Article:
I would put this film along with Dogville in the category of urban-myth-masterpieces, although I am not closed to the possibility that, due to some neuronal shortcoming, I am missing the point and that they are in fact works of genius. Many critics hold this film up as a socio-political criticism of modern-day society; charting the guilt which grows -or ought to grow- deep within those who represent prosperity and their (often comfortably unconscious) subjection of those who have nothing, and who are forgotten.
The attempt to built a metaphor on the fleeting action of a spoilt six-year-old child, who grows up to be a thoughtless adult, seems to do no justice to either part of the metaphorical equation -rich and poor, powerful and powerless- and definitely does not do justice to the true level of subjection and need for responsibility, which is at the root of modern-day society. The closest this film comes to social criticism is presenting the Parisian pseudo-intellectual bourgeoisie as a bunch of imbeciles.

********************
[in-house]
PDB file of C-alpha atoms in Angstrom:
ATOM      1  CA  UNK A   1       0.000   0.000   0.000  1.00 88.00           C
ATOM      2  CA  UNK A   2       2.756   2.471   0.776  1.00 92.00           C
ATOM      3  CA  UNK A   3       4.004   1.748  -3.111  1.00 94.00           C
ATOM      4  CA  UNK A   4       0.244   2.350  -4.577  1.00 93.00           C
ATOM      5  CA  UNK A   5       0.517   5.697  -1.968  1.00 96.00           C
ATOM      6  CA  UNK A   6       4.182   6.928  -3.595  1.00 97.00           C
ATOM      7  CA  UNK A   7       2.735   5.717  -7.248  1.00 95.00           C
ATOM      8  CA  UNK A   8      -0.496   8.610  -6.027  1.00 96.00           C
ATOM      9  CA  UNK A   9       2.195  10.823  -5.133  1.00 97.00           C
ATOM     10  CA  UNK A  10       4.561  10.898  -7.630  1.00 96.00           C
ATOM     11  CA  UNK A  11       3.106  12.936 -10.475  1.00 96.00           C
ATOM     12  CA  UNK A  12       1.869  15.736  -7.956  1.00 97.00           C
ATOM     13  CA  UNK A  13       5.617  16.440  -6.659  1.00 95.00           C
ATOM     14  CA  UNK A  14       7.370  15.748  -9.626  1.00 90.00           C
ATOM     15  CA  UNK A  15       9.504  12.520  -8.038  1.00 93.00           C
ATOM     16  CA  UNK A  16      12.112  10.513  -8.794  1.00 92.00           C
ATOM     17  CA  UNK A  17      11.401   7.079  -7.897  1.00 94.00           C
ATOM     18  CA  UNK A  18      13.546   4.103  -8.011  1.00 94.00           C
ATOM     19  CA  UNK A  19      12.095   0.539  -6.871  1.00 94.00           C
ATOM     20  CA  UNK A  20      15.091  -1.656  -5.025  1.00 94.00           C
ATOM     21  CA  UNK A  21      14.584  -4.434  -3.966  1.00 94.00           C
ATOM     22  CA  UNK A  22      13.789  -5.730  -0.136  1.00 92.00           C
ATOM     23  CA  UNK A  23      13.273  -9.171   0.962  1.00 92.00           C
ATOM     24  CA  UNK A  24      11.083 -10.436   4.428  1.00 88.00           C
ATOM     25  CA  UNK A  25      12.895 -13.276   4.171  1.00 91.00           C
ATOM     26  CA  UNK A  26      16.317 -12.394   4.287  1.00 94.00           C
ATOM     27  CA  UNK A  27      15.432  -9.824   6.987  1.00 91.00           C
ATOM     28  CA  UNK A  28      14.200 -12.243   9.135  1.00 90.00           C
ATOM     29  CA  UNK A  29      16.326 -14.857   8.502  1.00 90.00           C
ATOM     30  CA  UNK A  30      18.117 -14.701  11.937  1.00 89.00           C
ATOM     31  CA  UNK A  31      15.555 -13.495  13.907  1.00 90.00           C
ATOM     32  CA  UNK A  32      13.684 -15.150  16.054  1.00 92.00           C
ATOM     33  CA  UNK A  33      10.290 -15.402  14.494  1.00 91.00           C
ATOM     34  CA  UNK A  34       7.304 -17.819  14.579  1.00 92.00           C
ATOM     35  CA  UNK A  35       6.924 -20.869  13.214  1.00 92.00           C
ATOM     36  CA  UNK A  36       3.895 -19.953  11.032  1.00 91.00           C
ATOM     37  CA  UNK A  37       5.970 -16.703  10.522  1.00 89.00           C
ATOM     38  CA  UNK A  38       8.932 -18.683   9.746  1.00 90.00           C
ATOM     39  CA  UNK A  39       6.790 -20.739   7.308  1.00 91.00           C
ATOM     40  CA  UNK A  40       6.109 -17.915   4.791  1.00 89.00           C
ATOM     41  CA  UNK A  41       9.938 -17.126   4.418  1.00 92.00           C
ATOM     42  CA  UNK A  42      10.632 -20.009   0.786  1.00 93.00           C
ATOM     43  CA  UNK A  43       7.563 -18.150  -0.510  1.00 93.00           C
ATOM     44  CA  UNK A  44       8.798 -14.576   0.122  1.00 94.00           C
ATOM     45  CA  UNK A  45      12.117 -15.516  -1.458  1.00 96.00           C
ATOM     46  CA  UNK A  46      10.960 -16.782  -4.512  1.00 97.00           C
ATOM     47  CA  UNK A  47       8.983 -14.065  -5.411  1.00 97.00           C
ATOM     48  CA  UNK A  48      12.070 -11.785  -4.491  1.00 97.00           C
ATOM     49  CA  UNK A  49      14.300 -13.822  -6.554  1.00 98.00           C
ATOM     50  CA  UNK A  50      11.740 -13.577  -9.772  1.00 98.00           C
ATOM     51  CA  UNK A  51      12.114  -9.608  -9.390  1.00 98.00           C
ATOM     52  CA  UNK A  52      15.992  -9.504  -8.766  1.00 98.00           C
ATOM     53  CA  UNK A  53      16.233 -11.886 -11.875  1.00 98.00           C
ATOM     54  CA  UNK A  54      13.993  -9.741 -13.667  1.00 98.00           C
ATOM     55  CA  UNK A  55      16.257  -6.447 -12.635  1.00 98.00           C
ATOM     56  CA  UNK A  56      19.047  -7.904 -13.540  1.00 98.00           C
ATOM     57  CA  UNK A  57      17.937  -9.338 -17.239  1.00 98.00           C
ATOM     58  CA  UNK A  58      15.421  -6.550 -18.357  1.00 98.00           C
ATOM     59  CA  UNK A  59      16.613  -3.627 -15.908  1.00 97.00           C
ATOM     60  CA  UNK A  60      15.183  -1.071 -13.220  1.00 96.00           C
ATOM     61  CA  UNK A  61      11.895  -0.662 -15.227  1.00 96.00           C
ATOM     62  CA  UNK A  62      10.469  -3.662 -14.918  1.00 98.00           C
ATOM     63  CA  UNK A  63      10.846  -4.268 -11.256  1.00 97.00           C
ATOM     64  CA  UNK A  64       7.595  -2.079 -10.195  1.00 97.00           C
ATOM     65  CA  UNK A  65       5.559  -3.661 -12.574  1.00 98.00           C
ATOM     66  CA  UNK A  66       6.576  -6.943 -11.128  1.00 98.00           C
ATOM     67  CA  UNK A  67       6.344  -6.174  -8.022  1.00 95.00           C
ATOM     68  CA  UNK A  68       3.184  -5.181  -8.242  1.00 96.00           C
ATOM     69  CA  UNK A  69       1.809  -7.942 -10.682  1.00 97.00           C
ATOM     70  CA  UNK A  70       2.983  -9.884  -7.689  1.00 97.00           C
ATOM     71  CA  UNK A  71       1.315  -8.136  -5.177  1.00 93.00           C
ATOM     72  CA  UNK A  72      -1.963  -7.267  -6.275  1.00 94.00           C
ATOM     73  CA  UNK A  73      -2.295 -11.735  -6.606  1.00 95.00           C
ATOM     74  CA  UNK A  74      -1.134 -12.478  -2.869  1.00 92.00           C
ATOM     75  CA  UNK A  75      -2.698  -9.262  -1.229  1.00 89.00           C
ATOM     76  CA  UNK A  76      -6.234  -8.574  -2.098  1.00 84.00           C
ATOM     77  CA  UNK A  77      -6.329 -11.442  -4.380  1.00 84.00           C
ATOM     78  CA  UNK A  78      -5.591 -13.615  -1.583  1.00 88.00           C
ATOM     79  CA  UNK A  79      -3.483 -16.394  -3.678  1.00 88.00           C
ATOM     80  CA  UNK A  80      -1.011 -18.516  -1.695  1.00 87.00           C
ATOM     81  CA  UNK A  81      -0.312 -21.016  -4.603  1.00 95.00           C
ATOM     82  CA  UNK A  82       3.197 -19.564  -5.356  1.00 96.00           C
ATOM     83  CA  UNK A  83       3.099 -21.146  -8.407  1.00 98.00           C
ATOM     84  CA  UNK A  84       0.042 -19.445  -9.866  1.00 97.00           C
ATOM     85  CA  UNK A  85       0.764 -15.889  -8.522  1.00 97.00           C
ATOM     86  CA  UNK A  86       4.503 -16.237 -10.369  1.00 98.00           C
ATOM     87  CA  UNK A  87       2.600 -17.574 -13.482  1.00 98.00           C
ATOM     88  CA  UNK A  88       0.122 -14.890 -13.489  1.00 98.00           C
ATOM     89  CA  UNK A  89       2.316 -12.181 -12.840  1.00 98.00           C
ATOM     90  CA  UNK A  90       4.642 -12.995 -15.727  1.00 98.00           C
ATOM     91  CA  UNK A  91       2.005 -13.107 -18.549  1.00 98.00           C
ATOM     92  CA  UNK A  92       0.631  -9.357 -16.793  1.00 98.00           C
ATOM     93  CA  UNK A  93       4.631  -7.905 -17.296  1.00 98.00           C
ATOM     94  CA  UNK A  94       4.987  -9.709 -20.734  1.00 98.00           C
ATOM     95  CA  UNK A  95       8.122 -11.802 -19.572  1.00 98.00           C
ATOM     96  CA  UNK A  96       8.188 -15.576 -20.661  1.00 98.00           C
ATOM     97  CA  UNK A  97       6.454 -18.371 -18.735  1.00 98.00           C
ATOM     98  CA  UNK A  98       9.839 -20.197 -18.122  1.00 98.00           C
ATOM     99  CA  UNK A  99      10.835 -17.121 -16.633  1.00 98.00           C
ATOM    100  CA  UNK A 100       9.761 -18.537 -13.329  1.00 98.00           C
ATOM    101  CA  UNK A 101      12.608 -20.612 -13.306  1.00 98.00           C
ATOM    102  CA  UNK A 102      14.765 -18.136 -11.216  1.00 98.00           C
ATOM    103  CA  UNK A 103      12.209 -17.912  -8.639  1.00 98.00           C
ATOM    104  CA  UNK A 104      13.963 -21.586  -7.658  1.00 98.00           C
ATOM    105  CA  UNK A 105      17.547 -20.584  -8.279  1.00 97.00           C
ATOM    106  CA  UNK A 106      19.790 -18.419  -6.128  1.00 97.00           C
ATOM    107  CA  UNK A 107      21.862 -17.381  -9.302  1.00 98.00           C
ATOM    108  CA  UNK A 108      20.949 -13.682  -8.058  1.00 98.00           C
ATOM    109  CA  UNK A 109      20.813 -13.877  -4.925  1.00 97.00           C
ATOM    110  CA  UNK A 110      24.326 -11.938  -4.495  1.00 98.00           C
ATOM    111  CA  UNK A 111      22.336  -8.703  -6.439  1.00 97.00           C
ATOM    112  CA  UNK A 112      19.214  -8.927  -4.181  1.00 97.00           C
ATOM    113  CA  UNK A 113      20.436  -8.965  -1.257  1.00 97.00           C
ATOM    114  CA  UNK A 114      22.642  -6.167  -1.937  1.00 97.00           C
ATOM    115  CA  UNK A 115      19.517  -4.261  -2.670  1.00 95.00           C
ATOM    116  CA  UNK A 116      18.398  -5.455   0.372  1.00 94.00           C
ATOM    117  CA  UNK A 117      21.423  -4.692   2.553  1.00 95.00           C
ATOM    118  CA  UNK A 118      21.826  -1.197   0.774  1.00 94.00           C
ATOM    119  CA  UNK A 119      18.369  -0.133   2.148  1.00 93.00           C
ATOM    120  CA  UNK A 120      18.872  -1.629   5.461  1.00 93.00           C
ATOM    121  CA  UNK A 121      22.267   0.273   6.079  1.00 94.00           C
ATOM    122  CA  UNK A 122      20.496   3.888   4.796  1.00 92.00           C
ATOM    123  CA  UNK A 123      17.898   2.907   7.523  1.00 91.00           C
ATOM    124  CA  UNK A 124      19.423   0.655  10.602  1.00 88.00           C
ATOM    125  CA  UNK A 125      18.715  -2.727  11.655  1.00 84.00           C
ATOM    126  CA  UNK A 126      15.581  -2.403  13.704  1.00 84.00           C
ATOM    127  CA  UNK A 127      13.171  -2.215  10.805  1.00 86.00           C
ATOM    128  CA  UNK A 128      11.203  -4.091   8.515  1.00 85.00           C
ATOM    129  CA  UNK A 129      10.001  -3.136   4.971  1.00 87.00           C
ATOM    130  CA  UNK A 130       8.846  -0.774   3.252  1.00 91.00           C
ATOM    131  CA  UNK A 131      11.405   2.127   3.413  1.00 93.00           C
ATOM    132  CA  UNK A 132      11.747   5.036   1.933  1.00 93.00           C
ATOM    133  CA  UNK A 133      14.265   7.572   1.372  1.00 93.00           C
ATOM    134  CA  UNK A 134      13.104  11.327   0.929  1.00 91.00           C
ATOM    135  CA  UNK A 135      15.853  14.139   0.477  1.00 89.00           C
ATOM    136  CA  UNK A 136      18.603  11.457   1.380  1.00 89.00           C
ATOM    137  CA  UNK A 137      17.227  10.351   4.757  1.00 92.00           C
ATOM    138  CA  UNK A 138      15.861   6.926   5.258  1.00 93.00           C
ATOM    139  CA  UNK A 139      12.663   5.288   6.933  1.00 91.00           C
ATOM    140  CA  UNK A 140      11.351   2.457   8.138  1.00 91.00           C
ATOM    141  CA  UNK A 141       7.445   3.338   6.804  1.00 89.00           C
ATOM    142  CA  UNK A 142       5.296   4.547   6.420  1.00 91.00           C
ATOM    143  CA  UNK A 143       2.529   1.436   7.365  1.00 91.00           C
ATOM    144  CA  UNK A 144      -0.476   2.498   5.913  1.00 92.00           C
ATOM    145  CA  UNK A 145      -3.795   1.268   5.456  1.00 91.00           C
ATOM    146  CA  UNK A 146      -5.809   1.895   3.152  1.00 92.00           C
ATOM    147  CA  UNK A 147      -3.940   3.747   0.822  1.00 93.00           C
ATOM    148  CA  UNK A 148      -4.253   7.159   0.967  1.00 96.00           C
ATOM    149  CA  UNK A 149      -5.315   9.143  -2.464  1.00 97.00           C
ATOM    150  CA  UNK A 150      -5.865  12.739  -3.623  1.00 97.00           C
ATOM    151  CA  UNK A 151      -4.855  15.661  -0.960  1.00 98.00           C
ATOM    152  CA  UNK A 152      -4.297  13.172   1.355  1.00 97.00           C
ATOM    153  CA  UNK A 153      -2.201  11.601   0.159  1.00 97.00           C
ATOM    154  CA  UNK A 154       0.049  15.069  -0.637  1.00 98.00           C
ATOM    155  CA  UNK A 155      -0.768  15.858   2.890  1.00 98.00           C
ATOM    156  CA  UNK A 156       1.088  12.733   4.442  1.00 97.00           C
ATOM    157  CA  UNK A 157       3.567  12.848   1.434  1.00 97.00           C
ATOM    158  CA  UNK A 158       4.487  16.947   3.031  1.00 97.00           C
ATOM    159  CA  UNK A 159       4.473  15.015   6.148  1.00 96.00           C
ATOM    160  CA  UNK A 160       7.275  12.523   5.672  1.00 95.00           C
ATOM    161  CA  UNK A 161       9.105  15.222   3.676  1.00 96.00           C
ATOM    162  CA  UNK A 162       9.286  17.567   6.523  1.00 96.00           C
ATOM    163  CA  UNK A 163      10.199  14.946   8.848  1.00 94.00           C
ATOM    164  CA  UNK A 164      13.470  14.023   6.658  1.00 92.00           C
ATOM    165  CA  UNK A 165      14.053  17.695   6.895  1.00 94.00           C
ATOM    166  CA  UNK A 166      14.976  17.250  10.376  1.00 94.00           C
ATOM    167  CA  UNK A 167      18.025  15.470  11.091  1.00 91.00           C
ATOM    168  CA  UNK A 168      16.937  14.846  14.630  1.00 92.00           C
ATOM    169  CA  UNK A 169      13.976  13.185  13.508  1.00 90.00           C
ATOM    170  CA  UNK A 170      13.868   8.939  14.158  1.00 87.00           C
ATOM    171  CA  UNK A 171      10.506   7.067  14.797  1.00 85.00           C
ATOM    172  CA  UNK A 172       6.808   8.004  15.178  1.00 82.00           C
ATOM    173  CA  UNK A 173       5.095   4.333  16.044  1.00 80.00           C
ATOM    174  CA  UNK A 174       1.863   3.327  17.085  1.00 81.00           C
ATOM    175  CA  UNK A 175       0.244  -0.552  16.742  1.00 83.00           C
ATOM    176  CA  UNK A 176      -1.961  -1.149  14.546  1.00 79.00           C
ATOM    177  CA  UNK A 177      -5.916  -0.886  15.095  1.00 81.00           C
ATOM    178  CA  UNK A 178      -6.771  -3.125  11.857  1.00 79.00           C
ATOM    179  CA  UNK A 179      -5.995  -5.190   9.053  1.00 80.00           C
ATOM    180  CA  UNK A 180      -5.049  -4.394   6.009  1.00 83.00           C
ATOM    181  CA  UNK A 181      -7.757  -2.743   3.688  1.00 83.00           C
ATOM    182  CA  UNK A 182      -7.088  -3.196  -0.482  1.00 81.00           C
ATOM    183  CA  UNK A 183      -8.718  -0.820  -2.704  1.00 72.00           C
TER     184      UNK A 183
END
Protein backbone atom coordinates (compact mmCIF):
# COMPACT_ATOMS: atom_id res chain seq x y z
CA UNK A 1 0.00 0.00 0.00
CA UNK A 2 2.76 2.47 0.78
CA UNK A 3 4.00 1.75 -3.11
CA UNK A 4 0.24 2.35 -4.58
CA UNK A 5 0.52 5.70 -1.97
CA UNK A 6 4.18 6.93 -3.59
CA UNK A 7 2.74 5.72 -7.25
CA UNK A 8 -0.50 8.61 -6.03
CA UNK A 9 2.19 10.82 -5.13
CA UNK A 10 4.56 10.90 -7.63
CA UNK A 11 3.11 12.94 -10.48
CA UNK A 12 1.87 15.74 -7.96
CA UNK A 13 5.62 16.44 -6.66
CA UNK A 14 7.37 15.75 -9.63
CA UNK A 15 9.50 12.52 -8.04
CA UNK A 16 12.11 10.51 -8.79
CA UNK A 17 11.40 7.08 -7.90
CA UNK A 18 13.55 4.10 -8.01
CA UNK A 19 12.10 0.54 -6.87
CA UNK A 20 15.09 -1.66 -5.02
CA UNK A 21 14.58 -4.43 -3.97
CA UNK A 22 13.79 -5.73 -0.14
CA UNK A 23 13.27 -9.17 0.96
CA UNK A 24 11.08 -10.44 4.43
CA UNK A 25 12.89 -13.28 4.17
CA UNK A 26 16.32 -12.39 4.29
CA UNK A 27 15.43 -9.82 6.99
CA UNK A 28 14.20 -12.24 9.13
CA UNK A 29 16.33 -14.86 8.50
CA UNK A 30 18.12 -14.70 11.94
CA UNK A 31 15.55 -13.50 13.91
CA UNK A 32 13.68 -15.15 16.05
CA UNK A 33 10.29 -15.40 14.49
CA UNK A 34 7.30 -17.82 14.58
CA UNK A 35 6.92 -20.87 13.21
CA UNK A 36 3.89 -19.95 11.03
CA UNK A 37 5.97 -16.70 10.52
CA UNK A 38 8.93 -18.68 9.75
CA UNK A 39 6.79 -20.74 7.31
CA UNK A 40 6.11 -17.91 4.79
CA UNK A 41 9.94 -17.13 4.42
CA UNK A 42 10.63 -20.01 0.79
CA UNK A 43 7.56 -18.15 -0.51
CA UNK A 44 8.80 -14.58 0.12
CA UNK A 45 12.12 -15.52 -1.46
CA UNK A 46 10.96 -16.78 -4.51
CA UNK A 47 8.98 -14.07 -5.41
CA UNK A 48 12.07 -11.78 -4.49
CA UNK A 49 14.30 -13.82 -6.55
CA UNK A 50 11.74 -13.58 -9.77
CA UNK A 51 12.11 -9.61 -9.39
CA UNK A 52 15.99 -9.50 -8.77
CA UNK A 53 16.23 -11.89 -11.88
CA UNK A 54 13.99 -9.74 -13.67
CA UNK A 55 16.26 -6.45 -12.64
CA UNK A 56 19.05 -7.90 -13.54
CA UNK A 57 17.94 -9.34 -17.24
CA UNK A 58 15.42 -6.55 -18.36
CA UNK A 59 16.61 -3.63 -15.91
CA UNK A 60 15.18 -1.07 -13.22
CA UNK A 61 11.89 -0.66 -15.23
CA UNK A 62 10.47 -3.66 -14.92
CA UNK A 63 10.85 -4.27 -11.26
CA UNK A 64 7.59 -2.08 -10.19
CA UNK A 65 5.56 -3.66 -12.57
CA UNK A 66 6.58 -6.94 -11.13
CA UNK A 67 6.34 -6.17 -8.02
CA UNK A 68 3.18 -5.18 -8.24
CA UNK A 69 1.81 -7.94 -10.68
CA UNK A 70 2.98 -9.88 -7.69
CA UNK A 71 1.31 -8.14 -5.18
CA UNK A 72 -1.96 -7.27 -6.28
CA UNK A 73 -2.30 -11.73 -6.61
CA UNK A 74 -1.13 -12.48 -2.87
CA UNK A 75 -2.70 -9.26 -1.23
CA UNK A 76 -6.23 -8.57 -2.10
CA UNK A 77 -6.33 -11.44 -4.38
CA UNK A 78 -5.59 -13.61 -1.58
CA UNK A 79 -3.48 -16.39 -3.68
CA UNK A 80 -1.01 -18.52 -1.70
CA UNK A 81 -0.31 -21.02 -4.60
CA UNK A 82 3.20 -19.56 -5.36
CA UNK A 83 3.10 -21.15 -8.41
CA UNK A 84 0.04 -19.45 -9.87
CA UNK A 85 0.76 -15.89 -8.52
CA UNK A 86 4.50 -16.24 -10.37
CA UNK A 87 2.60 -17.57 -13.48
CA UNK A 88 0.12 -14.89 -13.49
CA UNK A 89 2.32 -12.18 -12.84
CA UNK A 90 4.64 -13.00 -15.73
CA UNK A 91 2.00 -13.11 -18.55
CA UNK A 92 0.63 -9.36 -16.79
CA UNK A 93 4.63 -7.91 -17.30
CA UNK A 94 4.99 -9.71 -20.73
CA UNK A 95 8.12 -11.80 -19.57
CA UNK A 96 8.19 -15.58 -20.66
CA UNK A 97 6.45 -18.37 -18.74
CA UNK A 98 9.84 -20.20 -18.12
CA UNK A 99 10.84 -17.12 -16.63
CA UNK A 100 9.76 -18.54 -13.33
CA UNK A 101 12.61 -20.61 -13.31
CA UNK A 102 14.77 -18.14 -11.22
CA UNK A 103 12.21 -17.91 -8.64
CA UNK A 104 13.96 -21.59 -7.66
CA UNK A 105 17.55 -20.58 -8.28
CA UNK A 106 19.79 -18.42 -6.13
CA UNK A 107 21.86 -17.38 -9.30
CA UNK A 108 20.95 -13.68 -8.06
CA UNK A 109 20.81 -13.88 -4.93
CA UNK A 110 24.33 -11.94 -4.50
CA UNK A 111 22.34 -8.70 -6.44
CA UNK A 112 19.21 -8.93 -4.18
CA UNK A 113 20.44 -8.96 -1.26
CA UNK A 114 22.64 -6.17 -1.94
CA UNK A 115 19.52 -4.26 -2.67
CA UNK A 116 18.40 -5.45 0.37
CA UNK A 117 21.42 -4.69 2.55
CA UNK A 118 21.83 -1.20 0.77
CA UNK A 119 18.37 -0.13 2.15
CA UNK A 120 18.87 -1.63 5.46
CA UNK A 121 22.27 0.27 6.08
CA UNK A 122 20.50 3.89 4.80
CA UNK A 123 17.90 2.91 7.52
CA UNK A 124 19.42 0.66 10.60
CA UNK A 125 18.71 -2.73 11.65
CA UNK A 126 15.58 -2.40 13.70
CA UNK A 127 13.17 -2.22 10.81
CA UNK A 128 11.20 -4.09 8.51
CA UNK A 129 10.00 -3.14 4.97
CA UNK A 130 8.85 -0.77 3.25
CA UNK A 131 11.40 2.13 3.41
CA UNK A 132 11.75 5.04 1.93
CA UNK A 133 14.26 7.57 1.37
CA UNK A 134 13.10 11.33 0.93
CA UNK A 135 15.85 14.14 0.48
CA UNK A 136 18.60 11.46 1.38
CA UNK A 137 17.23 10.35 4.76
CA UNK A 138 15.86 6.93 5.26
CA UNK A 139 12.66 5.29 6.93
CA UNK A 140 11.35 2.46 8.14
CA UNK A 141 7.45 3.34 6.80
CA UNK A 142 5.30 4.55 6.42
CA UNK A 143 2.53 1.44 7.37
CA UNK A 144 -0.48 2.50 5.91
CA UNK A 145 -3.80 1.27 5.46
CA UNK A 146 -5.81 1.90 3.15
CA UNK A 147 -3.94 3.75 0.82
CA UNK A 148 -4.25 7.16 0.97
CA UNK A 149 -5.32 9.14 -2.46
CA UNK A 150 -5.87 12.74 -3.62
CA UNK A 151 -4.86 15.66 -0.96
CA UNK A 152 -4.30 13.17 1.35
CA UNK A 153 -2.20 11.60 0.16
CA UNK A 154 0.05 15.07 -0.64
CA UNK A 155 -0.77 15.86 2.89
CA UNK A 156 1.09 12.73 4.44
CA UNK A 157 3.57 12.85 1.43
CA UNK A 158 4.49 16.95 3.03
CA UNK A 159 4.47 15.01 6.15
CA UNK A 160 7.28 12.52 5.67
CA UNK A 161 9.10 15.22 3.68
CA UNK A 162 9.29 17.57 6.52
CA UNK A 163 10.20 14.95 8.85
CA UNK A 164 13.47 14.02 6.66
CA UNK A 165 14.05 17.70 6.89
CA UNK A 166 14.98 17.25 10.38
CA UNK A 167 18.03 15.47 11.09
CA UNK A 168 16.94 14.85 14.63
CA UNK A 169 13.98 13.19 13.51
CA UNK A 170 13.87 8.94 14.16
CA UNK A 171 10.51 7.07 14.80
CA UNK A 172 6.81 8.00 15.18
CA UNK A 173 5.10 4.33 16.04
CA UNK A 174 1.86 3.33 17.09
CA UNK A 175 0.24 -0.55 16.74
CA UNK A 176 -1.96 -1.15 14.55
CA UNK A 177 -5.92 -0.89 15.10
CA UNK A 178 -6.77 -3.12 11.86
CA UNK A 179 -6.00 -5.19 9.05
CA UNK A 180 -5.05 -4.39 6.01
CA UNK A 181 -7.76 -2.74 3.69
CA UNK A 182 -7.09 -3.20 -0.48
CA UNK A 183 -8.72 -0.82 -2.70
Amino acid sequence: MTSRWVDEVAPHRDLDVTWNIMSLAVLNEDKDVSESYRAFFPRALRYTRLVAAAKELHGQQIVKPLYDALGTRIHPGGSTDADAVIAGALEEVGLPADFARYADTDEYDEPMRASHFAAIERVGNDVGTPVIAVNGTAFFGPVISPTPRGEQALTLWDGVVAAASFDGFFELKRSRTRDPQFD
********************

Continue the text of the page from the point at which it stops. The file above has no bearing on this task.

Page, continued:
The highlight of Haneke’s trademark of not using a film score is the way in which everyday noises create a cushion of sonoric impact on the viewer, a tool not sufficiently taken advantage of in film. As sampling background sounds does not truly do justice to the subjective nature of human experience, you are left with a flattening device which alienates rather than implicates. The thriller who-done-it aspect of the film ought to be irrelevant, the most plausible answer is that society ought to be making the video tape, and yet it seems that Haneke plays the thriller game when he needs to in order to make the tension mount.
All in all, Michael Haneke’s film is a slow, unispiringly acted, poorly scripted testament to the mediocre intellectual’s desire to weave weak metaphors around important social issues. At least in my opinion.